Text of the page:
The Problem of Implementation Inheritance

Courtesy:  Allen Holub

Why extends is evil
Improve your code by replacing concrete base classes with interfaces

The extends keyword is evil; maybe not at the Charles Manson level, but bad enough that it should be shunned whenever possible. The Gang of Four Design Patterns book discusses at length replacing implementation inheritance (extends) with interface inheritance (implements).

Good designers write most of their code in terms of interfaces, not concrete base classes. This article describes why designers have such odd habits, and also introduces a few interface-based programming basics.

Interfaces versus classes

I once attended a Java user group meeting where James Gosling (Java’s inventor) was the featured speaker. During the memorable Q&A session, someone asked him: “If you could do Java over again, what would you change?” “I’d leave out classes,” he replied. After the laughter died down, he explained that the real problem wasn’t classes per se, but rather implementation inheritance (the extends relationship). Interface inheritance (the implements relationship) is preferable. You should avoid implementation inheritance whenever possible.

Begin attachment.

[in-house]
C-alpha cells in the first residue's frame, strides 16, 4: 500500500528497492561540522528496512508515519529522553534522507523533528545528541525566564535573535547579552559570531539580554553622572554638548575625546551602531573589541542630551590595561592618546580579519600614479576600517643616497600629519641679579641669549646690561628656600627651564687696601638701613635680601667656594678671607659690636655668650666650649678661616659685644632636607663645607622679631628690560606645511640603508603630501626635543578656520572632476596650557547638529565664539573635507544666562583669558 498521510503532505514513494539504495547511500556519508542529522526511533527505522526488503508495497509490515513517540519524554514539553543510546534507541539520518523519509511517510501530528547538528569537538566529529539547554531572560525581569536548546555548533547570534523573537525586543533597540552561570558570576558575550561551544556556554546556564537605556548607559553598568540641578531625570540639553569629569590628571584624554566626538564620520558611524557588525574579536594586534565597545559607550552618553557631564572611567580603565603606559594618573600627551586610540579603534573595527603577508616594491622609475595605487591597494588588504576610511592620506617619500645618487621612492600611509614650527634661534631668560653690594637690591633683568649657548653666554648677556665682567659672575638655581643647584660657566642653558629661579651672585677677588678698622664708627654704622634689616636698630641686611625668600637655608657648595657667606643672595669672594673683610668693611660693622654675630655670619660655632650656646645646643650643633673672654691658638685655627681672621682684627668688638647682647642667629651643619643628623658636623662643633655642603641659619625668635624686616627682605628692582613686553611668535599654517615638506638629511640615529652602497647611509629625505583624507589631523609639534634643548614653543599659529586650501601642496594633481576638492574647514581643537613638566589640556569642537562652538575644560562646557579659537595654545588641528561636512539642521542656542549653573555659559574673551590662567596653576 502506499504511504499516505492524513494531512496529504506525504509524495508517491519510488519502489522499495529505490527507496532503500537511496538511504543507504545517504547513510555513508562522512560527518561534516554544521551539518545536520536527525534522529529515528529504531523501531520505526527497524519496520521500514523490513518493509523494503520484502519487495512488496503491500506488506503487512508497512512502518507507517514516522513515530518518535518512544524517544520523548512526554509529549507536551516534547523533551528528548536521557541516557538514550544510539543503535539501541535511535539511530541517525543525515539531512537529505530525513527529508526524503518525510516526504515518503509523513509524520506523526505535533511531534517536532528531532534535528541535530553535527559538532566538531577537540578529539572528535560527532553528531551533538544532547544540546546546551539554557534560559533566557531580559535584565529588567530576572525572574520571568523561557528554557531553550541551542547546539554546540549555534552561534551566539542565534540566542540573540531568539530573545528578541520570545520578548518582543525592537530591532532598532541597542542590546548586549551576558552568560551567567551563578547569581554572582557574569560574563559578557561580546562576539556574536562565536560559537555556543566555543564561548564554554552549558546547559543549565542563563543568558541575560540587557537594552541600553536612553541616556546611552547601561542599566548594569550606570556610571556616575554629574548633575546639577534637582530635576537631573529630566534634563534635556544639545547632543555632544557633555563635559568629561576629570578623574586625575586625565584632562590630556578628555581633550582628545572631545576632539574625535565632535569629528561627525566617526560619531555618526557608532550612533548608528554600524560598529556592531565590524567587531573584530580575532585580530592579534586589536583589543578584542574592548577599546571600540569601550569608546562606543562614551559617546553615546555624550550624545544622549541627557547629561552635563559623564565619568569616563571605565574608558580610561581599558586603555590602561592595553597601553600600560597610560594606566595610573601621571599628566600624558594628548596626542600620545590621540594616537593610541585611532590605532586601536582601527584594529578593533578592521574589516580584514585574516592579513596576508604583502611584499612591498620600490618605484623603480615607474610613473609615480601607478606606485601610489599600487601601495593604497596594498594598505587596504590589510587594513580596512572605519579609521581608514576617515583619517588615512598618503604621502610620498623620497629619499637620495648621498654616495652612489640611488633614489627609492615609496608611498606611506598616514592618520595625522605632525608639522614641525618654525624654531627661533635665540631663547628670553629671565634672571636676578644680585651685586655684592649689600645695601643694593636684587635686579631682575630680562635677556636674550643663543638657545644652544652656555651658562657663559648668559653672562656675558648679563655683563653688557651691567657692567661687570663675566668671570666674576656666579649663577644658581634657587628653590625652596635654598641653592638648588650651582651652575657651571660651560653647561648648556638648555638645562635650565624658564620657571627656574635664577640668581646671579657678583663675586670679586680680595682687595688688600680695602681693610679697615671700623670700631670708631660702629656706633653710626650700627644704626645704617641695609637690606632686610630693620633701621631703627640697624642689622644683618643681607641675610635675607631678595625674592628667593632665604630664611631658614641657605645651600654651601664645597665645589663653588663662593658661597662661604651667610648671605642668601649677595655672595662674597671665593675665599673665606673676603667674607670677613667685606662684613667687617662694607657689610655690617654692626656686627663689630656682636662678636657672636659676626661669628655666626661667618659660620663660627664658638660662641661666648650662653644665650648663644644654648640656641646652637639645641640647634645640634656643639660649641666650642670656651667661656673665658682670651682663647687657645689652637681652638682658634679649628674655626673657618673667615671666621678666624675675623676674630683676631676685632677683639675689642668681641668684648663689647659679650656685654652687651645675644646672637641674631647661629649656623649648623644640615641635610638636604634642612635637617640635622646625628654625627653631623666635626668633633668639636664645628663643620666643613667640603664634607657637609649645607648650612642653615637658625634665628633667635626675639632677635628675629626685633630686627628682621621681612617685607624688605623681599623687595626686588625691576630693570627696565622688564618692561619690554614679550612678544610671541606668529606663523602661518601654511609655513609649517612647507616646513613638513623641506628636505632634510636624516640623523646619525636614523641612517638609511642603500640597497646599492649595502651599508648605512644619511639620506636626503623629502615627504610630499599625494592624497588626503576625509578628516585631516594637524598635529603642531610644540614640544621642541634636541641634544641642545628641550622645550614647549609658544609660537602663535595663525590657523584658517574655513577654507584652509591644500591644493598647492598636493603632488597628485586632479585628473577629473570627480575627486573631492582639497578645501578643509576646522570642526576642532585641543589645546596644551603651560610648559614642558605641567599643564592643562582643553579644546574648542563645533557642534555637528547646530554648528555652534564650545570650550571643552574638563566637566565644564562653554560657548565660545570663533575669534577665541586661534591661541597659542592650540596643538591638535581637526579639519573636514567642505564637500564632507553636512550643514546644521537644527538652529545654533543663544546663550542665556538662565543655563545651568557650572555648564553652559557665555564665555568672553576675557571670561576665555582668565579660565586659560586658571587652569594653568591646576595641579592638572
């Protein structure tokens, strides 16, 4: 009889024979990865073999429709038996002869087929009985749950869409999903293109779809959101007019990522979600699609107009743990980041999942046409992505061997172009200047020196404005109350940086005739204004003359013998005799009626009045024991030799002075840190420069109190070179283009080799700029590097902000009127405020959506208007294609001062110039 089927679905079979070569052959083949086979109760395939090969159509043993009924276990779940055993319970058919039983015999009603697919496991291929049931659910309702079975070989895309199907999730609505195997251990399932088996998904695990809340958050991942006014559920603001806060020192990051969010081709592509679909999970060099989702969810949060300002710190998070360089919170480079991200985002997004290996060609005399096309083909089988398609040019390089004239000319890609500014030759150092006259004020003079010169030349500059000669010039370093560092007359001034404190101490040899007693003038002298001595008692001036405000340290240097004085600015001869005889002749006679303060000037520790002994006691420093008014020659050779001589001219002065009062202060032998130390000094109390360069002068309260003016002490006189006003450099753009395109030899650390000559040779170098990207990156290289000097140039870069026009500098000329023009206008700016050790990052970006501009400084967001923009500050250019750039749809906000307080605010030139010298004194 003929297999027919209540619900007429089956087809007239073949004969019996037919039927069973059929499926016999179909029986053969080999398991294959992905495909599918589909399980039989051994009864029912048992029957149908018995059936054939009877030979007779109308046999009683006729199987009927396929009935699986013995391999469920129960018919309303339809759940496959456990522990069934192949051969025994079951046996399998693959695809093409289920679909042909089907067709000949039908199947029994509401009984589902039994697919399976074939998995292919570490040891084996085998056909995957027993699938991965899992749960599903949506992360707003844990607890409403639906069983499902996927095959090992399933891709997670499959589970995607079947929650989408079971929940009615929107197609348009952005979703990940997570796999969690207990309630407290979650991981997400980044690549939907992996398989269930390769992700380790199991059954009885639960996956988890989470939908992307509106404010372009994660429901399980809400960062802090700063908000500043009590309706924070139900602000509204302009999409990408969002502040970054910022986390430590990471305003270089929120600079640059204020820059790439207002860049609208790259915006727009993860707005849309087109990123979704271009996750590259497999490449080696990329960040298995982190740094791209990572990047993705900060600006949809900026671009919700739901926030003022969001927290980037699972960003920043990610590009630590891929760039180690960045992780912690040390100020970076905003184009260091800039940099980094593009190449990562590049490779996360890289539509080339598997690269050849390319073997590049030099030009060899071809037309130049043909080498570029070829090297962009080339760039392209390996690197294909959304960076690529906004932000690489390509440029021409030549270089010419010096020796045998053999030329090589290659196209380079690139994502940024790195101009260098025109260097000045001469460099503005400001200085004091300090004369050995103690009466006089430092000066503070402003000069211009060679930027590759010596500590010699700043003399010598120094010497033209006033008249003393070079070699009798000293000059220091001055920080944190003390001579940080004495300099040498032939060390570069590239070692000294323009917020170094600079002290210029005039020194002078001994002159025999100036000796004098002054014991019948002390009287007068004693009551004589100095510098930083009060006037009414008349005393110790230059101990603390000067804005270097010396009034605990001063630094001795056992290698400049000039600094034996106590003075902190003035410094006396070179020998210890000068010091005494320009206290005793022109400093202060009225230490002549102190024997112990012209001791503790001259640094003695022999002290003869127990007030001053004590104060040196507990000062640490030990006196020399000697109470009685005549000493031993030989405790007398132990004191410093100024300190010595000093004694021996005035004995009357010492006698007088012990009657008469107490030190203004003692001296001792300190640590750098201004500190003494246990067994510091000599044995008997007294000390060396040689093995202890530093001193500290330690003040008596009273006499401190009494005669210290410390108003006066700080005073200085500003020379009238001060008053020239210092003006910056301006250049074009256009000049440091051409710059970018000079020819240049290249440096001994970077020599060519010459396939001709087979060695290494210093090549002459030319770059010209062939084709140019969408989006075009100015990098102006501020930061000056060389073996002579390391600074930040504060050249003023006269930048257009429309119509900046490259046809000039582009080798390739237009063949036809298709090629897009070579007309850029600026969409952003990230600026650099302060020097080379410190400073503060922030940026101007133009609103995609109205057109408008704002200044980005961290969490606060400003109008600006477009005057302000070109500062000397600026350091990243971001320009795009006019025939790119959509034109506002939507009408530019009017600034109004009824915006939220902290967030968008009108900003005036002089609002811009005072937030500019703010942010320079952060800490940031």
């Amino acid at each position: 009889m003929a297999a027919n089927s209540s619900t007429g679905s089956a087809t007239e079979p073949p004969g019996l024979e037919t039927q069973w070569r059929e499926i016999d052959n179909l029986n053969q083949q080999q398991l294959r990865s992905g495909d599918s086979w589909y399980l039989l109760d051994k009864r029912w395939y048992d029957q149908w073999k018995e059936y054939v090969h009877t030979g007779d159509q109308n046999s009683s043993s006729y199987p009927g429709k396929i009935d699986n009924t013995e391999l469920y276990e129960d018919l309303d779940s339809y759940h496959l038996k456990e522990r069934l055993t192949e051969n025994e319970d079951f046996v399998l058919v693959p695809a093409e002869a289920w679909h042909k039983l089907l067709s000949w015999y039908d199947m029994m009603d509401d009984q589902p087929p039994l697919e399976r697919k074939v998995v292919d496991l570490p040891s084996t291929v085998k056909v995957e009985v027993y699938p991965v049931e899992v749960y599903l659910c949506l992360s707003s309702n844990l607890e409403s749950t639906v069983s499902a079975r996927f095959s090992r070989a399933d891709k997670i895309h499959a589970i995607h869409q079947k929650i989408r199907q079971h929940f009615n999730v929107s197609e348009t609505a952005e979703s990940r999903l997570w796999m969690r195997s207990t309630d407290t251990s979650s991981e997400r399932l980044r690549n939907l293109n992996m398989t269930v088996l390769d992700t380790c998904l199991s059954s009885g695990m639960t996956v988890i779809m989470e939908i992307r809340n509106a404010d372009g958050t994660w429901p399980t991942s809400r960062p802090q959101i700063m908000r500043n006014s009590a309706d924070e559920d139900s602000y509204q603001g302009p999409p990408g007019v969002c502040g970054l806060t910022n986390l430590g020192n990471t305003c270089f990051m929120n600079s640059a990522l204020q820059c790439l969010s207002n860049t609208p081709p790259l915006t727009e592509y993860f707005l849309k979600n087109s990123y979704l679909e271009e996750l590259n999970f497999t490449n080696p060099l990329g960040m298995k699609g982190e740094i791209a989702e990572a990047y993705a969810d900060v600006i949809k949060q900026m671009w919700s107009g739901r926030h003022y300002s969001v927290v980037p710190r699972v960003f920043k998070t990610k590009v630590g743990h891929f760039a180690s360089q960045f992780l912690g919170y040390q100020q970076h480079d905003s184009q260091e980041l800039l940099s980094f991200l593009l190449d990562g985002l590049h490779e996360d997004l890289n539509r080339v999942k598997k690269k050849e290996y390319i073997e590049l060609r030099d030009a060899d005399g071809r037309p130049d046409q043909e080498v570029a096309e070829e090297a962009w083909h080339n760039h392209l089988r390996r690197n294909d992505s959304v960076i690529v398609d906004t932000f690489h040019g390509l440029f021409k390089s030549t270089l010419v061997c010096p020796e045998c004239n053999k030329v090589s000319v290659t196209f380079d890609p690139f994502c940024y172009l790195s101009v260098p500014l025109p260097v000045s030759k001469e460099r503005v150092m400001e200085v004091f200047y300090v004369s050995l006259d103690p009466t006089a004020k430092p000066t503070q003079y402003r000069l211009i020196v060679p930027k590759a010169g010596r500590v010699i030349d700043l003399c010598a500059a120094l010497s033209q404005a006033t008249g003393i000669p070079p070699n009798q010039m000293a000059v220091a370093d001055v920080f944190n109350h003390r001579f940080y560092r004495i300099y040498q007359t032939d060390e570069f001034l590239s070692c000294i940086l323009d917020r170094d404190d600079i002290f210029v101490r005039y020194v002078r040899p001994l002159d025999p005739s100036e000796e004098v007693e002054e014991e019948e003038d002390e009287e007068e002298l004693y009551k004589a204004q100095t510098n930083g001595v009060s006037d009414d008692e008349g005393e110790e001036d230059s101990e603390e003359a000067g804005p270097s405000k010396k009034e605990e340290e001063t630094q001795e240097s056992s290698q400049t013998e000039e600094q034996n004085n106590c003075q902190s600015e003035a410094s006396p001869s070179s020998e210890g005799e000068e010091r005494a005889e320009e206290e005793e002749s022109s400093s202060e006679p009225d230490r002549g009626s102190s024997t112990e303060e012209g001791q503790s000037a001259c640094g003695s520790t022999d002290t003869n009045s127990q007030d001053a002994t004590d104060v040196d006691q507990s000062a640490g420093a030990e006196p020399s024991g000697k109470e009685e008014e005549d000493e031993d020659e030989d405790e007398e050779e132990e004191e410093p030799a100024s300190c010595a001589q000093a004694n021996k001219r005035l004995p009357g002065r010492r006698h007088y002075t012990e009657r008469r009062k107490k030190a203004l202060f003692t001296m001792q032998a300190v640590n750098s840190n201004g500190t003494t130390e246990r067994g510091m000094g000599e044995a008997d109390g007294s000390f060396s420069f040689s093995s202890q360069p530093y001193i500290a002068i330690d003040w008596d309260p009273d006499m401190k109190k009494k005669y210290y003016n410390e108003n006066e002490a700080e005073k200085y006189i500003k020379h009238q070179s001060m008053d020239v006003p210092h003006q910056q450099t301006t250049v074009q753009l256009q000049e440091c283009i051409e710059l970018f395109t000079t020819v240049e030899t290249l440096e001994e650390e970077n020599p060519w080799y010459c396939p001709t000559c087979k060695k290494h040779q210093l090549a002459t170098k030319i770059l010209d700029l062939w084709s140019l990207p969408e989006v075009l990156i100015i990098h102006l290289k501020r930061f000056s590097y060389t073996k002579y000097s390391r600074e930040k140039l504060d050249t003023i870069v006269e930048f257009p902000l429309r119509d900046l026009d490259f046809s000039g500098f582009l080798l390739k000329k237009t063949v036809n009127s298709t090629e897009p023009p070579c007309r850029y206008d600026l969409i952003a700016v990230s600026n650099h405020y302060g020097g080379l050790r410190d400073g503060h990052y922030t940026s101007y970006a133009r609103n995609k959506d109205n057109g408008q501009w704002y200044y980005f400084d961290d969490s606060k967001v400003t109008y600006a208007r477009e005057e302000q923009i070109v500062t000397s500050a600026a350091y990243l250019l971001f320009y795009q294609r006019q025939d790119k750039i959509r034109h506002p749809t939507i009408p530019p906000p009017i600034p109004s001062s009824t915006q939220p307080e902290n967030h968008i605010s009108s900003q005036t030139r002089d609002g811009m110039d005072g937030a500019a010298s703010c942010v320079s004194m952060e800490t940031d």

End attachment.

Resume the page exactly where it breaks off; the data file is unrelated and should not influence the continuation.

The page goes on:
Losing flexibility

Why should you avoid implementation inheritance? The first problem is that explicit use of concrete class names locks you into specific implementations, making down-the-line changes unnecessarily difficult.

From JavaScript perspective, you don’t need classes. Why?

Peter Michaux explains:

The goal of Java’s extends, and inheritance in general, is code reuse (function reuse mainly.) We don’t want to retype code we already typed once and we really don’t want to maintain multiple copies of the same code. So code reuse is our main goal. It turns out that JavaScript is better equipped to reuse functions then most languages because JavaScript functions are first-class objects. You can grab a function-valued property from one object and attach it as a property of another object. If you grab all the properties of one object and attach them to another object you have, in essence, mixin-style multiple inheritance.


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